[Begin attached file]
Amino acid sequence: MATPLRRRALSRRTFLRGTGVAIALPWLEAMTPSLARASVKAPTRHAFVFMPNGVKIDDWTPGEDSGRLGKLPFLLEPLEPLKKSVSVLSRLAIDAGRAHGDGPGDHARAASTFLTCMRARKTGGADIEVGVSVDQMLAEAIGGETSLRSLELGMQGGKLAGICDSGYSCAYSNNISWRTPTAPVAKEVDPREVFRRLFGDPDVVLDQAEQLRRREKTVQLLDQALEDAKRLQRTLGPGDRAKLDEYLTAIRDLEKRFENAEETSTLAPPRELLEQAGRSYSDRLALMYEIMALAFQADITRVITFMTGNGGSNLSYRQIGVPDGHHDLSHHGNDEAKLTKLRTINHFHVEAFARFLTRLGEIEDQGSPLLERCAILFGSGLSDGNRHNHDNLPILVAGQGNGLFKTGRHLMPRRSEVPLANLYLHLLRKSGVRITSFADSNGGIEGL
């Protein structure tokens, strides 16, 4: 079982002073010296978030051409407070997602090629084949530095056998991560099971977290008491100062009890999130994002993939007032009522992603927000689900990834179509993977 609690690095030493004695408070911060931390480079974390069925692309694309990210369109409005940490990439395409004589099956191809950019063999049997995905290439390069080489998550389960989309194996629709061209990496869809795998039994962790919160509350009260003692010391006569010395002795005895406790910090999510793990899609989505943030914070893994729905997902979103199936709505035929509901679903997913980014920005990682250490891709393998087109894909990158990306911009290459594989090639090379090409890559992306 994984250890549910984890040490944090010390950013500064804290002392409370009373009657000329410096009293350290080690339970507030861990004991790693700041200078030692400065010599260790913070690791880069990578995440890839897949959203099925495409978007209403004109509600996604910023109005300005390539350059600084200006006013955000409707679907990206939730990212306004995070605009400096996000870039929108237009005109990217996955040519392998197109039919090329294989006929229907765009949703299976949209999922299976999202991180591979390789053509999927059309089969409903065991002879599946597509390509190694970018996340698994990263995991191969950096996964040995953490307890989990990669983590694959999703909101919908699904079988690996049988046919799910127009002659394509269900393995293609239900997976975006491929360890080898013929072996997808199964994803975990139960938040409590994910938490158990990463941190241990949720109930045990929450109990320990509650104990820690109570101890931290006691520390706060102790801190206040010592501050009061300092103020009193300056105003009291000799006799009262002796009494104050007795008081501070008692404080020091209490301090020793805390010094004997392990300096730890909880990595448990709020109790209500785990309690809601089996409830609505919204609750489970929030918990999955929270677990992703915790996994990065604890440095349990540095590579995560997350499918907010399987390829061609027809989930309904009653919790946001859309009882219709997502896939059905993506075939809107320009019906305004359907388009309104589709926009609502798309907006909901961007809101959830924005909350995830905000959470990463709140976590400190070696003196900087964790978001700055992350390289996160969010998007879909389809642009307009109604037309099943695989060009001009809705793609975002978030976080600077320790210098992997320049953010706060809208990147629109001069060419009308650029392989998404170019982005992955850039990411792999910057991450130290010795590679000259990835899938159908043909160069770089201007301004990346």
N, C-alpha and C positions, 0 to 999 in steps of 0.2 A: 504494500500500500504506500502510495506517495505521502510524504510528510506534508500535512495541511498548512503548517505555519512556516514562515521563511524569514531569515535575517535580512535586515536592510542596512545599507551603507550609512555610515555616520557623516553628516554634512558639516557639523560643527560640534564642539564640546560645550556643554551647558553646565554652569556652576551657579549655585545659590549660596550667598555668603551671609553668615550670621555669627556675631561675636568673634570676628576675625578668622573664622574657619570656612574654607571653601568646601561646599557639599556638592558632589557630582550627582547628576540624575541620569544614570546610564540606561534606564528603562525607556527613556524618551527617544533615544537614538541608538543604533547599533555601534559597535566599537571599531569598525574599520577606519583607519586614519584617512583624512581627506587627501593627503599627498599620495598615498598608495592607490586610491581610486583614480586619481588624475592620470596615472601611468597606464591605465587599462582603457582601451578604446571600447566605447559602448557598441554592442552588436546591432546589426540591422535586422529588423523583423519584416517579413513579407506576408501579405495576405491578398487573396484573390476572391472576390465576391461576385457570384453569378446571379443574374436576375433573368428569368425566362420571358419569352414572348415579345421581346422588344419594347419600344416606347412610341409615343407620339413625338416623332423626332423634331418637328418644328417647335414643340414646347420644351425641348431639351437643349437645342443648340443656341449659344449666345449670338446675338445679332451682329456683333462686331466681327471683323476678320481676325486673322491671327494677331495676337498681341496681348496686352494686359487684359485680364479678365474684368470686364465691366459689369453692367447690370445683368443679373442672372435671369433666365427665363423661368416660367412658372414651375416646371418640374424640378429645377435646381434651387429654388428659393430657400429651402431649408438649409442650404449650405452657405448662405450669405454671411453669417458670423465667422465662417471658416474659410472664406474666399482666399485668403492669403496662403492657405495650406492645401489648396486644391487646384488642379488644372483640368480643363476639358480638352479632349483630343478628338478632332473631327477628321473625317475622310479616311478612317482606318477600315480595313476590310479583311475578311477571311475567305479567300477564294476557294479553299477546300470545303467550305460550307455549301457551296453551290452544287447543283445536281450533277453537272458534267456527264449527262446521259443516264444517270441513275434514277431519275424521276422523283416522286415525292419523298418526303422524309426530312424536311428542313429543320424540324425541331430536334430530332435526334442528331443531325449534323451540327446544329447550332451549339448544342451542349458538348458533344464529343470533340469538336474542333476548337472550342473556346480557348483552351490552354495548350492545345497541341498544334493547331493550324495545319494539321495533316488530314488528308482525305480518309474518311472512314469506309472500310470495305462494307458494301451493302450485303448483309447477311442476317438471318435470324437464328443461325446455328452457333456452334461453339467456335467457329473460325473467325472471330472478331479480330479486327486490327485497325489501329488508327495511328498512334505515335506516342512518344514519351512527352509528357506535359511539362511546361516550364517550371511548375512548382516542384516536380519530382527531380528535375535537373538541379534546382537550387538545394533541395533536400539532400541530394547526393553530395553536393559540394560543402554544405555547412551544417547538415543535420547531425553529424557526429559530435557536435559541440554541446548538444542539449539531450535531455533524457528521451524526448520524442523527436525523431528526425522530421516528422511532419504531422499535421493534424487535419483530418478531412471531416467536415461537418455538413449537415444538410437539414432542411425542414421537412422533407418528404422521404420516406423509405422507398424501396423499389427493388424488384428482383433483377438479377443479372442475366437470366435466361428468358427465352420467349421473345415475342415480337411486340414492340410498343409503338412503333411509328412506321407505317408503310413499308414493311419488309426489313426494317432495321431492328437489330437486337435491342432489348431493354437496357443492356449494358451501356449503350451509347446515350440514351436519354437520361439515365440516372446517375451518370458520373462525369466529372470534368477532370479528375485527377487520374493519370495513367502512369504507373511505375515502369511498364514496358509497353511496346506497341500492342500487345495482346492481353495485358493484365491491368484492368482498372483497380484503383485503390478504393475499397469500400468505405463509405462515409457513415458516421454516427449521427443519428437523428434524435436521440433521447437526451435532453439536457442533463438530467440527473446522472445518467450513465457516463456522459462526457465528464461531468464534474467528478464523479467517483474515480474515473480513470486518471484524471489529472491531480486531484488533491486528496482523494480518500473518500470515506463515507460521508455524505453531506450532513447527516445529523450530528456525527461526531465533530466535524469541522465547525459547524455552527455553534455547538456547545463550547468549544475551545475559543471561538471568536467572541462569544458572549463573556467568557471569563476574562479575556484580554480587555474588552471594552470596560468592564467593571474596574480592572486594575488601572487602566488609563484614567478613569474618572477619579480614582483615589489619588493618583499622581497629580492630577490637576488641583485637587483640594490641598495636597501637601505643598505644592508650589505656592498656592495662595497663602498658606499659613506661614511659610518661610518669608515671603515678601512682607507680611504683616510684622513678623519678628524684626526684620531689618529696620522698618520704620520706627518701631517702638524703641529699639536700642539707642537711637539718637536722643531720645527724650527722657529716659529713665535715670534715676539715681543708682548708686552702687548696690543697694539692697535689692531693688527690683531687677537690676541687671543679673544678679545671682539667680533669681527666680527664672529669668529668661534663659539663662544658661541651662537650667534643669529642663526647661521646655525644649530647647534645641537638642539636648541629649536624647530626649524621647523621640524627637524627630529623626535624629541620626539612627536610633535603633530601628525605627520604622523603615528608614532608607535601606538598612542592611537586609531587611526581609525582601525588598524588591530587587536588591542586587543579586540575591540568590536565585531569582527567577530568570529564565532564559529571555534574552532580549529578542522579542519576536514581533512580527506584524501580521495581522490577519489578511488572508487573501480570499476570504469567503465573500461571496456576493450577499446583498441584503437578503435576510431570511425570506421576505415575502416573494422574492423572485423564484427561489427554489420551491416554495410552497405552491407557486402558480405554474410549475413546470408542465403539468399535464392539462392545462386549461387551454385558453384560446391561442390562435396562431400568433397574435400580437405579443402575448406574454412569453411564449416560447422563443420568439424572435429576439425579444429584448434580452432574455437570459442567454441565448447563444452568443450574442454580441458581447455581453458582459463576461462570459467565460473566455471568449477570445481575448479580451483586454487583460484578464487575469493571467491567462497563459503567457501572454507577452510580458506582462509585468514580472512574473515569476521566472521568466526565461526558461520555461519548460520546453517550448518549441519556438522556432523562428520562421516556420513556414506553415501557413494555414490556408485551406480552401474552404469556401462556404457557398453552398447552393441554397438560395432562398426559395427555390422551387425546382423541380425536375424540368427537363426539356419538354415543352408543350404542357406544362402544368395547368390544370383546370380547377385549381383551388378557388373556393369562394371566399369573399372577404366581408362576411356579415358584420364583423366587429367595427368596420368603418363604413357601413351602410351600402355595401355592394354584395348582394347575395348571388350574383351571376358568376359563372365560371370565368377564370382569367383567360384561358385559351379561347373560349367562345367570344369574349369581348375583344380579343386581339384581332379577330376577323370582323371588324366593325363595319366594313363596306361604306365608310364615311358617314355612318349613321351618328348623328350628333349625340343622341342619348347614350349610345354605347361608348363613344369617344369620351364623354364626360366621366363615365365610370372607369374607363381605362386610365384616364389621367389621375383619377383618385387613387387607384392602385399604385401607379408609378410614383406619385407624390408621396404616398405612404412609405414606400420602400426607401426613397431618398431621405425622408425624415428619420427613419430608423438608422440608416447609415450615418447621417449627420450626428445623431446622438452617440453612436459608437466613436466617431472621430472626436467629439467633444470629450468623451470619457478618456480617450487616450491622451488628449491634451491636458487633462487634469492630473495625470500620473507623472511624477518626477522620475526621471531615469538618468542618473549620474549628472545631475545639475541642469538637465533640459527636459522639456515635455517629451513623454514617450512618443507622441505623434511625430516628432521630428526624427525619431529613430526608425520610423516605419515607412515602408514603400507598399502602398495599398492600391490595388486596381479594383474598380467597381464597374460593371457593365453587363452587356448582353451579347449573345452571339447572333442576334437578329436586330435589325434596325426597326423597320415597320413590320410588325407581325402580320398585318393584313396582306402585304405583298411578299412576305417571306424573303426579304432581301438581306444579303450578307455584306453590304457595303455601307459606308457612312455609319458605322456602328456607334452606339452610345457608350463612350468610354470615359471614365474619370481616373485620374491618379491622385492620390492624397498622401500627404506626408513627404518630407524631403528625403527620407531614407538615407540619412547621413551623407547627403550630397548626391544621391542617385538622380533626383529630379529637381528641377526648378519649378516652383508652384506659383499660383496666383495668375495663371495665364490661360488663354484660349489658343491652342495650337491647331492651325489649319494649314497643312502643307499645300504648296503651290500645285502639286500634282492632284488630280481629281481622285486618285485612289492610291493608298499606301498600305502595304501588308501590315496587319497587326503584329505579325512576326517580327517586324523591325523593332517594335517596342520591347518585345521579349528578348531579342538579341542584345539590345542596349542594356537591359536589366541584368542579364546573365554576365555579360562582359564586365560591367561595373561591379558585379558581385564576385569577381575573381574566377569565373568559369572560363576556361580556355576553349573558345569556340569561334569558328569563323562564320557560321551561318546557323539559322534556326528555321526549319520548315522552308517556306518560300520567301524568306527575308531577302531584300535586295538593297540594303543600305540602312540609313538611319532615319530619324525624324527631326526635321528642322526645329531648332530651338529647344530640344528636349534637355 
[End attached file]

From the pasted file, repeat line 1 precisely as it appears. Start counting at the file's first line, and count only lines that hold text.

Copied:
Amino acid sequence: MATPLRRRALSRRTFLRGTGVAIALPWLEAMTPSLARASVKAPTRHAFVFMPNGVKIDDWTPGEDSGRLGKLPFLLEPLEPLKKSVSVLSRLAIDAGRAHGDGPGDHARAASTFLTCMRARKTGGADIEVGVSVDQMLAEAIGGETSLRSLELGMQGGKLAGICDSGYSCAYSNNISWRTPTAPVAKEVDPREVFRRLFGDPDVVLDQAEQLRRREKTVQLLDQALEDAKRLQRTLGPGDRAKLDEYLTAIRDLEKRFENAEETSTLAPPRELLEQAGRSYSDRLALMYEIMALAFQADITRVITFMTGNGGSNLSYRQIGVPDGHHDLSHHGNDEAKLTKLRTINHFHVEAFARFLTRLGEIEDQGSPLLERCAILFGSGLSDGNRHNHDNLPILVAGQGNGLFKTGRHLMPRRSEVPLANLYLHLLRKSGVRITSFADSNGGIEGL